What kind of anniversary does a 2-year-old have to celebrate? If you're Addie Sylvester, you have a transplantaversary. (Yup, that's a thing.) And Addie recently celebrated hers with the Mayo Clinic transplant team and donor (also known as Mom) that made it all possible. It was a milestone the Sylvesters weren't always sure they'd reach.
As KAAL-TV tells it, the story begins when Amber Sylvester was 27 weeks pregnant with Addie and her twin brother, Dustin. That's when Amber, a pediatric nurse at Mayo Clinic, got the news no parent wants to hear: There's a problem. During what was supposed to be a routine appointment, an ultrasound revealed there was no amniotic fluid around Addie. When the ultrasound tech left the room and came back with two doctors, Amber and her husband, Mike, knew the situation was "grim," Amber tells KAAL. The doctors told the Sylvesters their daughter was unlikely to survive birth, and if she did, her lungs and kidneys would likely fail her. "In a second, I felt like our life was shattered," Amber says.
Thankfully, Addie beat the first prediction. But shortly after she and Dustin were born, Addie was diagnosed with an "obstruction to her kidneys" that "led to kidney failure," according to the Rochester Post-Bulletin. That's when doctors told the Sylvesters that Addie would need a transplant. Both parents were approved as donors, but with smaller, younger kidneys, Amber was deemed the better match. And on June 23, 2014, surgeon Mikel Prieto, M.D., transplanted one of those kidneys into little Addie.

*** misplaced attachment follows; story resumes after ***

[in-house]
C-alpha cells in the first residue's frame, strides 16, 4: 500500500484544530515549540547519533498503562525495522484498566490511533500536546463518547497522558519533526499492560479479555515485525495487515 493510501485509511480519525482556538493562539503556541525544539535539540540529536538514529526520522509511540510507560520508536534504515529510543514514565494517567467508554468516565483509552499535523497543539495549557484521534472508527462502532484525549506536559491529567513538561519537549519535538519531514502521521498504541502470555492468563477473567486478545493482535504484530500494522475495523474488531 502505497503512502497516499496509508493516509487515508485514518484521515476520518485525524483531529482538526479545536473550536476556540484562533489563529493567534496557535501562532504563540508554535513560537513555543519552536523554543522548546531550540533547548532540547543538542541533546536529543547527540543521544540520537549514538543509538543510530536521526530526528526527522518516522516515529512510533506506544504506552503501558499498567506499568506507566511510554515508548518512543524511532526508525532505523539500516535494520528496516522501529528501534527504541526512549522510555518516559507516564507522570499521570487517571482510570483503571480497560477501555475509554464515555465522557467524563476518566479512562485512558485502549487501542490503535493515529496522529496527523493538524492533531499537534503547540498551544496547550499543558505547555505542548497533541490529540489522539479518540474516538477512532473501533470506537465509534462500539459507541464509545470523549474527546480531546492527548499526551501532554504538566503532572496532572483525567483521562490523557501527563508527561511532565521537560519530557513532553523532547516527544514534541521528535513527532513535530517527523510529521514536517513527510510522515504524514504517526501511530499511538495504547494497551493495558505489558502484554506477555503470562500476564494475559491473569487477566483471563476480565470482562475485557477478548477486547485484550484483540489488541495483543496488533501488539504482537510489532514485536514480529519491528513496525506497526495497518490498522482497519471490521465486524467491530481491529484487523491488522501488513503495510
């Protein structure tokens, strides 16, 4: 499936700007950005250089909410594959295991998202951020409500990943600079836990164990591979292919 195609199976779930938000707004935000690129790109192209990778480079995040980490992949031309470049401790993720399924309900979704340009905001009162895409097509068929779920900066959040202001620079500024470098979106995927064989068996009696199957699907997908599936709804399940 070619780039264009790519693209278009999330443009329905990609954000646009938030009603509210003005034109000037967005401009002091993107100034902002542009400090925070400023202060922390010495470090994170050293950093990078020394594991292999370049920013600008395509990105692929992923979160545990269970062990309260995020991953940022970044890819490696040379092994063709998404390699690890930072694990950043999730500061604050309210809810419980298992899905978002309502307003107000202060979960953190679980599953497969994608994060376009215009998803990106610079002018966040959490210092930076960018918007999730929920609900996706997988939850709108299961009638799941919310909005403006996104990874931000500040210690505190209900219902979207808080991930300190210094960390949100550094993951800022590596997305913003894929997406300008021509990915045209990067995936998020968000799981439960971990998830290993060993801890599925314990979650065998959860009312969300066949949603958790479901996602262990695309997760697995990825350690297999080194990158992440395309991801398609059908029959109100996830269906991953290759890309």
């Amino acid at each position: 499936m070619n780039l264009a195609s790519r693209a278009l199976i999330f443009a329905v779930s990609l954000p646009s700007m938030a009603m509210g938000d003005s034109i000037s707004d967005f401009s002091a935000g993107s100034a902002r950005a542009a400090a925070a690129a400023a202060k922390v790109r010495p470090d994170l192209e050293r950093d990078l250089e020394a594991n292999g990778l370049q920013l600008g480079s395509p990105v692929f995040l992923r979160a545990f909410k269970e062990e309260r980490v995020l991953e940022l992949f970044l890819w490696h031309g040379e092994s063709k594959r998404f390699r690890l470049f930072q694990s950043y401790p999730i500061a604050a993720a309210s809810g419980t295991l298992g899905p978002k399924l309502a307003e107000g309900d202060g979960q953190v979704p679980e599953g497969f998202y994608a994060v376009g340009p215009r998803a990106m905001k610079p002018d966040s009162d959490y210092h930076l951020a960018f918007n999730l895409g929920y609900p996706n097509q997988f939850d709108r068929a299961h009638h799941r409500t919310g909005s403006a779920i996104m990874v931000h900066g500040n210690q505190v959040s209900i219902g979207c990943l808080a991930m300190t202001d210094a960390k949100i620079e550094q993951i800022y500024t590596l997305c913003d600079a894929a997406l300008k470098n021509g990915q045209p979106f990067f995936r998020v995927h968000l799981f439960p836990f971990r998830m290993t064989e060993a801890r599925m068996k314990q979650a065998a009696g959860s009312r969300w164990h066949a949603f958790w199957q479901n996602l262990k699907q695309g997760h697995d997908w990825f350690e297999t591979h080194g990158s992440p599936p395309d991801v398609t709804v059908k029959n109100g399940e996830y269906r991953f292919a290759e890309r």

Doctors had told the Sylvesters that after transplant, Addie "would have more energy and be so much happier," Amber tells us, adding that she didn't think that was possible. But Addie "did find more energy," and her parents now "realize how sick she really was pre-transplant." During the year-and-a-half leading up to surgery, Addie was "in and out of the hospital" — and her family was always close by to support her. That's why the transplant has made such a difference not just for Addie, but for Dustin and her parents as well. "Our quality of life is 100 percent better," says Amber. The family can now schedule play dates instead of doctor appointments, she says. They were even able to take their first family vacation together last August.
Amber says the experience gave her a new appreciation for "all of the doctors and nurses that I normally work with," and that she's grateful for "all the grace that they extended to us" during Addie's journey. She adds that being "on the other side of my profession" has changed the way she feels about her job. "I empathize with my patients more," she tells us. And with their parents, too, we imagine.
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